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Posted on Fri 12th Sep, 2014 in: Influence, Public Relations by Tim Downs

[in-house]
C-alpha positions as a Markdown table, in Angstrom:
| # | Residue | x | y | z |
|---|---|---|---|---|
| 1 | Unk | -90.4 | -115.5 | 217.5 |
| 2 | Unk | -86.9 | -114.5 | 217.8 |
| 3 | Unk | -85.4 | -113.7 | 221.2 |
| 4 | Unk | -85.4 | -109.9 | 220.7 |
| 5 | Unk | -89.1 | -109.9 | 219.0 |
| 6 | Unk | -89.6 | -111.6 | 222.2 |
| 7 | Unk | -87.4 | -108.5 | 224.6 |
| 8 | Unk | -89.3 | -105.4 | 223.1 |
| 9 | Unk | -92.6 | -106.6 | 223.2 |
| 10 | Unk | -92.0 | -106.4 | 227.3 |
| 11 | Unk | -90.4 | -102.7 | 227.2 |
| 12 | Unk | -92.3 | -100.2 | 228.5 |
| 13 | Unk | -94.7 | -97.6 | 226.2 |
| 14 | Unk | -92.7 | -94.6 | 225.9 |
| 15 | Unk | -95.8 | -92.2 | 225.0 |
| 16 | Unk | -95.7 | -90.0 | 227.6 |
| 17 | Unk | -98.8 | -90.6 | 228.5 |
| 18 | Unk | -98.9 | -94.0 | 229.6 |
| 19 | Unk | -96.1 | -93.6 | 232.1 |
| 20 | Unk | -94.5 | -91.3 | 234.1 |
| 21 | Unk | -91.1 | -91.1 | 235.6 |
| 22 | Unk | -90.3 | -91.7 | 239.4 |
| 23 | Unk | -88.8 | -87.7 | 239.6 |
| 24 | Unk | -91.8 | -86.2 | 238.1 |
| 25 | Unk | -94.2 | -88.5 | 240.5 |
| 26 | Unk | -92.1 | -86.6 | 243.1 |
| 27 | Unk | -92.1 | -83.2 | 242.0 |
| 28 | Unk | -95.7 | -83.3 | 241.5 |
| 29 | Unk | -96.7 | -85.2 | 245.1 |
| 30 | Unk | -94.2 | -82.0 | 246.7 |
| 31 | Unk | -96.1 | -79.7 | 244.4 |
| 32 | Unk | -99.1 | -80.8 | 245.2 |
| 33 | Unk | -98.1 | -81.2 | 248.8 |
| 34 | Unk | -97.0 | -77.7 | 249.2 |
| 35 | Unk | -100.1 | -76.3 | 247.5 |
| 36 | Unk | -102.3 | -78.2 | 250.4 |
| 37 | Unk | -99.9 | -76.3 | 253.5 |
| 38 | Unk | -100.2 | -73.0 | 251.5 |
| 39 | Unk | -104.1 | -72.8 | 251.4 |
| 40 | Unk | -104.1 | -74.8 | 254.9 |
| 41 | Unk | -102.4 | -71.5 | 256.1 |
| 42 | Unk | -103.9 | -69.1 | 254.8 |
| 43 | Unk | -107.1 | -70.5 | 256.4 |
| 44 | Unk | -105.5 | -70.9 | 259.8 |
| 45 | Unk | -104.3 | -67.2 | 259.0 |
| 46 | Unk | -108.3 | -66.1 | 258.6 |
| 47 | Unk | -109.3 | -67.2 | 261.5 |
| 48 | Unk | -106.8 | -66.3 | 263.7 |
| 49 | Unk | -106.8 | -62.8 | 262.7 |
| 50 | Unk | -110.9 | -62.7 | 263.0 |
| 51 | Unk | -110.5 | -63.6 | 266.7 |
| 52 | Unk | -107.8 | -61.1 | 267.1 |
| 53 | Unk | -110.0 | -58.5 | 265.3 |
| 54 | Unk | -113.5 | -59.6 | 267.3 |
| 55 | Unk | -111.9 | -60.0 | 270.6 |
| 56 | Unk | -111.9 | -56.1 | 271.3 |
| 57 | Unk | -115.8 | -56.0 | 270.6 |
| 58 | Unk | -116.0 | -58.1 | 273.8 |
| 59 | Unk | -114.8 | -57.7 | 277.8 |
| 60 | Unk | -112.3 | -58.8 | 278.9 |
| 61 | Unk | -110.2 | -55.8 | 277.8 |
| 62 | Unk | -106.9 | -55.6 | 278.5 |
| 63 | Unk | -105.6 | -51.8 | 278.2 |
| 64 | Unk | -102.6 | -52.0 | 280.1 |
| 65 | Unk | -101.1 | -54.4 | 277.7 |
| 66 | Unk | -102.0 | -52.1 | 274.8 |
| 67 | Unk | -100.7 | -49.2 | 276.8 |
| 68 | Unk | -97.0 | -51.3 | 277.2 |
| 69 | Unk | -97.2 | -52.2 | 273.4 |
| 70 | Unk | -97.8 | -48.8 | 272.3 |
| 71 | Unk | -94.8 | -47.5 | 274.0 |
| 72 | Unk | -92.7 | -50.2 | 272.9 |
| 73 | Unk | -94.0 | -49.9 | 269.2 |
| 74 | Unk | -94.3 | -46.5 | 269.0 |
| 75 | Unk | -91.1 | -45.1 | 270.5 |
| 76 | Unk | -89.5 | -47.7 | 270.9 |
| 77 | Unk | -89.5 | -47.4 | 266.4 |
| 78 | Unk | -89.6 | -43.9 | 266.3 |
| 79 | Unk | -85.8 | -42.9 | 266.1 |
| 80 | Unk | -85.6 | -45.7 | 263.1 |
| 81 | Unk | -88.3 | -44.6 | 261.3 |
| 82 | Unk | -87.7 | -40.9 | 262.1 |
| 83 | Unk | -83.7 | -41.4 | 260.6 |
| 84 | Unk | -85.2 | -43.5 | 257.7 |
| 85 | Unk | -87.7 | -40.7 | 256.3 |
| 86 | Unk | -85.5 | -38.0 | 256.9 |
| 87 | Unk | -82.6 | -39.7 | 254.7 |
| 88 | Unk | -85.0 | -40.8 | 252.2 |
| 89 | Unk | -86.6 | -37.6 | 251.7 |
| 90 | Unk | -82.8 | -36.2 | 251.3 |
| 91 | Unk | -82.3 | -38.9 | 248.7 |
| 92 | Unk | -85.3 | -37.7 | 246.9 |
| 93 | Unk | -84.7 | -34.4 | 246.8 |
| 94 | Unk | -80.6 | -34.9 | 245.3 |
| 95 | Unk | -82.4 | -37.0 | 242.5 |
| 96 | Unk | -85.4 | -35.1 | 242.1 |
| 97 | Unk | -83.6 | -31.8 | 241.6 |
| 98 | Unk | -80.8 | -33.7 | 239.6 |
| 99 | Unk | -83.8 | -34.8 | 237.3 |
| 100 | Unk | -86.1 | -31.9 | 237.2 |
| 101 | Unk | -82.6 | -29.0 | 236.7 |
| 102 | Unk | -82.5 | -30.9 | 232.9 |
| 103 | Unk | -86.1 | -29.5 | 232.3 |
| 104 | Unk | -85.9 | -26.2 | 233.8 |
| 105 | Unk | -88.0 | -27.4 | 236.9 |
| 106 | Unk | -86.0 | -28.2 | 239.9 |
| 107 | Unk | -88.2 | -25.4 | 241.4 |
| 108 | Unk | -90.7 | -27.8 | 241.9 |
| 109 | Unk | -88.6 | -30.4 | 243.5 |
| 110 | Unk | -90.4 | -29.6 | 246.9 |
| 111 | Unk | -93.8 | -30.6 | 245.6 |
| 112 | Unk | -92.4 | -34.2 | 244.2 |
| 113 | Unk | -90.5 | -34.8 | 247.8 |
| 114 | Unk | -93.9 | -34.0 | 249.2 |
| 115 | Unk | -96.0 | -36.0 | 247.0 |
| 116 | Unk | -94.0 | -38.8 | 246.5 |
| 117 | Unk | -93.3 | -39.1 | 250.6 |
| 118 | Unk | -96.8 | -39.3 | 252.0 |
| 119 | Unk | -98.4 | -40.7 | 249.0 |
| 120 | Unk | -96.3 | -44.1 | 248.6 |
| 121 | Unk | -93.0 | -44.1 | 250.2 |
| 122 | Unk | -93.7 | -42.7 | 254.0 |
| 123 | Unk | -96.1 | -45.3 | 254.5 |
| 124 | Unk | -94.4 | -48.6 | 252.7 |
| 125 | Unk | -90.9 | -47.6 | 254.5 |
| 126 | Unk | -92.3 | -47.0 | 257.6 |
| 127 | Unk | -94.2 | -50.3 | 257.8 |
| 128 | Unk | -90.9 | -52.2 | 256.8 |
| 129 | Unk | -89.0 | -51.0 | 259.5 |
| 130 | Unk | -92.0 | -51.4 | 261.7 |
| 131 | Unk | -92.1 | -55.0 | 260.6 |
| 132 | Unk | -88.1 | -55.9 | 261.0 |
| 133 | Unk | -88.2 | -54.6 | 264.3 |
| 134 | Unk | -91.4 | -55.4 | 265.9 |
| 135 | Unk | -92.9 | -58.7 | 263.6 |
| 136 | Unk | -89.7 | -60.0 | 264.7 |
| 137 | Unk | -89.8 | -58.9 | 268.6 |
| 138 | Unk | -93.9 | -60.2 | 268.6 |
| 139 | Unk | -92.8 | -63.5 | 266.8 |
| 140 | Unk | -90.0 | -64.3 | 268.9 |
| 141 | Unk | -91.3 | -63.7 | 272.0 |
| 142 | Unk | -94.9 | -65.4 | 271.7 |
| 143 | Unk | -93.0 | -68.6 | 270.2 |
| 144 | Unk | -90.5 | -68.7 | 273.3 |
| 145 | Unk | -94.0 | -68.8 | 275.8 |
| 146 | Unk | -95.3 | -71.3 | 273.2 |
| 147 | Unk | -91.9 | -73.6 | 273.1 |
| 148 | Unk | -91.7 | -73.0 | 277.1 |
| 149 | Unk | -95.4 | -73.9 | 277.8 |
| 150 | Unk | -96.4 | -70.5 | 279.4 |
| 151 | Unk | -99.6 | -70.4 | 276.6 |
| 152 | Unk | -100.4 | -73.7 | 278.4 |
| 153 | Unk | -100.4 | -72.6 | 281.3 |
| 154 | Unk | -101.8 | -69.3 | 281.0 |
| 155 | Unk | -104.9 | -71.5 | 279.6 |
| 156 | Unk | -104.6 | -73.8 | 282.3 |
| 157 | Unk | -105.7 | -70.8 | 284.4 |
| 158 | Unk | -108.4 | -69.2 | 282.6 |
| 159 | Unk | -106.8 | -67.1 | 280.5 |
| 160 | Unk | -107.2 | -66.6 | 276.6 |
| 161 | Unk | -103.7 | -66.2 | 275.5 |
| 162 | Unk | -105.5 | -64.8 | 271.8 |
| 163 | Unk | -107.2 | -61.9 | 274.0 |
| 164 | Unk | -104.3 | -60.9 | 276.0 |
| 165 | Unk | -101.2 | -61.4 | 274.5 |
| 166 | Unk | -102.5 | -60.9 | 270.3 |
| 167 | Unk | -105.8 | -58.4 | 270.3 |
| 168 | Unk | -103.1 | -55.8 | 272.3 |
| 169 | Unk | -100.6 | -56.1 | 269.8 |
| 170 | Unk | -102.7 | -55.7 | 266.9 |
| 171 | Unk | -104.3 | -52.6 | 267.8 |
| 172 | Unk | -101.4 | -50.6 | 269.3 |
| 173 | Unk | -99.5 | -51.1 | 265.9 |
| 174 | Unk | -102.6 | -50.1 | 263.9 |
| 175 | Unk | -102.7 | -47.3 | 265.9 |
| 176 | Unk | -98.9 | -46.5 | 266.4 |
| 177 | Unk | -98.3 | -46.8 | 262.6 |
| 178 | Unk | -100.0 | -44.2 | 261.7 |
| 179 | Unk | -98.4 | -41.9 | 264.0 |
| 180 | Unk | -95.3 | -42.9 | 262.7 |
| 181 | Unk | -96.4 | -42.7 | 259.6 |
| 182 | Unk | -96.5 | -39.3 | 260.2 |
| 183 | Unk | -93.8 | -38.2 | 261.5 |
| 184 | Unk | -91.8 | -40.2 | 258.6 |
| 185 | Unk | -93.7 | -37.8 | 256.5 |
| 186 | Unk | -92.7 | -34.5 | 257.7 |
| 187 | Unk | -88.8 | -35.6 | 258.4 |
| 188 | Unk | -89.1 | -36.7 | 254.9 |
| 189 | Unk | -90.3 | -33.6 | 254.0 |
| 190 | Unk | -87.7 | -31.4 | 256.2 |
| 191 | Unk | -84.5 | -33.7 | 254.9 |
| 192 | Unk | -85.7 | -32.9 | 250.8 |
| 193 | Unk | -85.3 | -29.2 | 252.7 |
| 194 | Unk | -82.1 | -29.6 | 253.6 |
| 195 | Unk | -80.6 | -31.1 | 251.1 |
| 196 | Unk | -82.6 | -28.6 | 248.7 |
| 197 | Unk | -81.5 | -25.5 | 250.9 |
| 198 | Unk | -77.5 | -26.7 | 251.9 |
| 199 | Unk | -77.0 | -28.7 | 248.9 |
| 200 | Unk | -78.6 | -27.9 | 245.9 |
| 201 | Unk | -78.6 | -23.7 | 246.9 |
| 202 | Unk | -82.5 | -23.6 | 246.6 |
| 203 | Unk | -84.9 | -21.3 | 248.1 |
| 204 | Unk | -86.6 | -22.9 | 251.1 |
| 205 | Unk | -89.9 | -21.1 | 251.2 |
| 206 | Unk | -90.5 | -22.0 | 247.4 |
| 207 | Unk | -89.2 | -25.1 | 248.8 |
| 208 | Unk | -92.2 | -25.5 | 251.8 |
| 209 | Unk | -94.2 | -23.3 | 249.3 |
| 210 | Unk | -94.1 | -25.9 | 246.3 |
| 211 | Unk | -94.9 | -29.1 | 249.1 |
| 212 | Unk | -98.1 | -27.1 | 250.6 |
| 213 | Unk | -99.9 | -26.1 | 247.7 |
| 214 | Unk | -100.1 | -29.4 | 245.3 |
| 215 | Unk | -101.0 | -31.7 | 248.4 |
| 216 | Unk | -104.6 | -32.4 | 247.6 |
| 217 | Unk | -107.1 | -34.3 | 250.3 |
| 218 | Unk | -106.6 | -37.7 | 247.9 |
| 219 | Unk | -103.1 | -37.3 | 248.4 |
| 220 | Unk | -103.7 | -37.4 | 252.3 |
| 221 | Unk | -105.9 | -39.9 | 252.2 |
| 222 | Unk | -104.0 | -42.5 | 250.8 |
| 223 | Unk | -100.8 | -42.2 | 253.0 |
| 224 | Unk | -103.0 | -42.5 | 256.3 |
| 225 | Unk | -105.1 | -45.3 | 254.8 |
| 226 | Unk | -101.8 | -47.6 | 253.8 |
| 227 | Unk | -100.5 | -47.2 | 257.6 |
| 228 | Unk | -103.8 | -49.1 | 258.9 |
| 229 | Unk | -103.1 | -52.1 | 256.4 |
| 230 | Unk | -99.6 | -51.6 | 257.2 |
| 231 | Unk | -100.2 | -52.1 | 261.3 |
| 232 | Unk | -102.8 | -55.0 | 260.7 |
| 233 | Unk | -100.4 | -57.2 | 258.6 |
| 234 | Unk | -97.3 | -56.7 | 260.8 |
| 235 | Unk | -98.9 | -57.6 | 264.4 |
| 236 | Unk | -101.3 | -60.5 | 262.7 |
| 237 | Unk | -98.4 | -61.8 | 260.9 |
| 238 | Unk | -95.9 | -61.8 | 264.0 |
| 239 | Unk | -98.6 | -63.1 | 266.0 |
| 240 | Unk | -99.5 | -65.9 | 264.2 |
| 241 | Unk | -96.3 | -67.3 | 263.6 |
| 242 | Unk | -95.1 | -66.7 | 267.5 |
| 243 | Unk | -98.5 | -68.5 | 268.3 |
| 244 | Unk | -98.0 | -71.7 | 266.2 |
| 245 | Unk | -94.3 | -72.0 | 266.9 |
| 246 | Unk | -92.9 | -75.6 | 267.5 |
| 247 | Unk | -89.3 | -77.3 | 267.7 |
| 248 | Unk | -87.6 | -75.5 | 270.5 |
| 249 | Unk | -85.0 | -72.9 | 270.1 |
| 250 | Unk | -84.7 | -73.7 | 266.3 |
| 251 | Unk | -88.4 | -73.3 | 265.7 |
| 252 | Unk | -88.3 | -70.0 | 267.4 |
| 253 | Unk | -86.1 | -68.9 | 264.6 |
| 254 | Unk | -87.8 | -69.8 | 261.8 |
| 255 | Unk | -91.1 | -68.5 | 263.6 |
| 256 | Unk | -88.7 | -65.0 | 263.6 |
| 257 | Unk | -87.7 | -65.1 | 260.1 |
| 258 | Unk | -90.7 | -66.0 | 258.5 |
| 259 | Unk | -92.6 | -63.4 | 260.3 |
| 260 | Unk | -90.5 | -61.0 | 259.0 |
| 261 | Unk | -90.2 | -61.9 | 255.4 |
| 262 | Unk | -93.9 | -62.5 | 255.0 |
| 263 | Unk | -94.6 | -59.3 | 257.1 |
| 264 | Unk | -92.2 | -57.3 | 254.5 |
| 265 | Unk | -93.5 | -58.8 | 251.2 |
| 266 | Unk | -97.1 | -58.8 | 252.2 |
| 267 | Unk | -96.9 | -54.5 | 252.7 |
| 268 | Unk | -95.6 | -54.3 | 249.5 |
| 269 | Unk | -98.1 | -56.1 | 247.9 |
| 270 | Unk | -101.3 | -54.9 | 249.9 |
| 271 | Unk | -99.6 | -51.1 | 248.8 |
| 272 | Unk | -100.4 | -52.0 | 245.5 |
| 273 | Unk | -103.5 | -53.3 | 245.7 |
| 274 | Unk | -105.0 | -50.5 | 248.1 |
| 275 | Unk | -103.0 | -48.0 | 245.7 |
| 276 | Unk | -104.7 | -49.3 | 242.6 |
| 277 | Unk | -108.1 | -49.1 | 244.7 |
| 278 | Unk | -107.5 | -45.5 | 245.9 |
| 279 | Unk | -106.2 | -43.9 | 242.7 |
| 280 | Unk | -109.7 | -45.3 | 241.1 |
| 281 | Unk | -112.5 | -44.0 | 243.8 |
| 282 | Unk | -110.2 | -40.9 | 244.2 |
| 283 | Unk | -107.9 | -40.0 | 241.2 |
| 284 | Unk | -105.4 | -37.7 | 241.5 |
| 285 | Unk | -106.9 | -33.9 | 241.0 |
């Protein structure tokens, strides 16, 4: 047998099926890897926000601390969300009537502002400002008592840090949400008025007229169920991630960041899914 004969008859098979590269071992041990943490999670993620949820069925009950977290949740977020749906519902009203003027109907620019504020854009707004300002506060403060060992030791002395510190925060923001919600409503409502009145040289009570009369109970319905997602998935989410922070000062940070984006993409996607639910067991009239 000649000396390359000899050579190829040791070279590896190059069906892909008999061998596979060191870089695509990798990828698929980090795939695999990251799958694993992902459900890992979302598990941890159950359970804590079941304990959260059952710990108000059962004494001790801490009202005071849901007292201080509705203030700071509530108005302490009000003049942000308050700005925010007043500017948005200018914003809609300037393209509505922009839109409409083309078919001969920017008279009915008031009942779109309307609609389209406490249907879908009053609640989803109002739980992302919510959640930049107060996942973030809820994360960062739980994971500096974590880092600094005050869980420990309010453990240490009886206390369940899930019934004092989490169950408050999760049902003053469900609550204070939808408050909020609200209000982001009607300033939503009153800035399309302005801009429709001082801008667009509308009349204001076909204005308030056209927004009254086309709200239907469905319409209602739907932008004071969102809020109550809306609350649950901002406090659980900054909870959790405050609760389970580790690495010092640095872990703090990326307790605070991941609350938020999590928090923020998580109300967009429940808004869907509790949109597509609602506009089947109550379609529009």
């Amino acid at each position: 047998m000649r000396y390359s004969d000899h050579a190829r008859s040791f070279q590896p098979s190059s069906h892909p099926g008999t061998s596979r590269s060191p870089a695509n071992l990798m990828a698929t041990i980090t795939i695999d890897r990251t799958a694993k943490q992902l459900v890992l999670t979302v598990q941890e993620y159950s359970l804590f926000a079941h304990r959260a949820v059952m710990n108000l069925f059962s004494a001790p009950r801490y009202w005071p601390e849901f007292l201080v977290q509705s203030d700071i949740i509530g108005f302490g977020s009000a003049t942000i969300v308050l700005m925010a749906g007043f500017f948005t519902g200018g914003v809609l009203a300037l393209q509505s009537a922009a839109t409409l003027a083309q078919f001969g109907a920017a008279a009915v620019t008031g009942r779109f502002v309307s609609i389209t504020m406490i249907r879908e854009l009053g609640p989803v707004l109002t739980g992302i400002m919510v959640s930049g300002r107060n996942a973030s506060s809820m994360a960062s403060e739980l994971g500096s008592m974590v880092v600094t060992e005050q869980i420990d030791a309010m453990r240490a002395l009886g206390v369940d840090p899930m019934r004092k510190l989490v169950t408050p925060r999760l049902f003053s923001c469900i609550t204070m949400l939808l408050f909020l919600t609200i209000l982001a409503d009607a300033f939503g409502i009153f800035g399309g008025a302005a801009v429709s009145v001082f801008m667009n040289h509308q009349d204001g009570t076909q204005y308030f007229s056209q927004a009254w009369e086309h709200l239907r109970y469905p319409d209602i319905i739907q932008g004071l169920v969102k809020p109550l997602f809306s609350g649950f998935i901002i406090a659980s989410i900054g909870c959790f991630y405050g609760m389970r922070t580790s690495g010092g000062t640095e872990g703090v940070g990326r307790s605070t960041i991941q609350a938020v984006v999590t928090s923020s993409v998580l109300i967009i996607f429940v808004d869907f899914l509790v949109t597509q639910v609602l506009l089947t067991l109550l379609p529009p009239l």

Next Thursday (18th), the Scottish independence referendum will decide if there is any future in the 300-year-old union that has existed between England and Scotland. Inevitably here in the Yorkshire and Humber, this will reignite the debate over the need for greater devolution in the region and, even in some corners, whether we too could go it alone. In parallel to this, we have the chief executives of Leeds and Manchester City Councils in Leeds next Wednesday to discuss, amongst other things, the creation of a Northern 'super city'. And George Osborne is talking about the "serious devolution of powers and budgets" to regions such as Greater Manchester and Merseyside that introduce London-style mayors. So with all this talk of independence, devolution and 'super cities', what direction is our ability to self-govern likely to take? Despite Yorkshire boasting that if it was independent it would have finished 12th in the London 2012 medal table (Scotland would have finished 36th by comparison), it's highly unlikely that there will be a referendum on independence anytime soon. It's also worth pointing out that Leeds rejected the opportunity for an elected mayor back in 2012, so the chancellor's stated desire of devolving powers more quickly to those that follow London's mayoral model, rules that out. What's interesting about this is that in some recent business roundtable events I have attended, this model actually got some real support. And the only candidate name that drew anything close to a consensus was Welcome to Yorkshire's Gary Verity. More importantly, the Leeds City Region LEP has secured £573 million worth of funding from the Government's latest Local Growth Fund allocation. This is allocated to homes, transport and skills projects and forms part of £2 billion of settlements to LEPs in this round of funding and £12 billion that has been committed overall to date. It is through the LEPs, and the combined authorities that they represent that we are starting to see the first seeds of financial devolution. In our region the West Yorkshire Combined Authority is now looking at the £1 billion West Yorkshire Transport Fund and taking decisions on where and when that funding should be spent. Ultimately if these organisations are already being geared up to hold the purse strings then they will naturally be the bodies that control and administer devolution. What this doesn't help explain is what exactly happens when it comes to organising and funding pan-region projects such as the proposed "HS3"? Trans-Pennine rail improvements. Will neighbouring LEPS, elected mayors and combined authorities be expected to form agreements amongst themselves and agree who is funding what? Or will we be going, Oliver-style, to central Government asking for more? And furthermore, if the power to raise and keep taxes is agreed at a local level - which will need to happen if the dream of being in charge of our own destiny is to even get off the ground - how do we agree who contributes what and who gets what, at a regional level? I'll be asking these questions of Tom Riordan and Howard Bernstein on Wednesday 17th September at the Downtown in Business event and you can do the same by registering here.  

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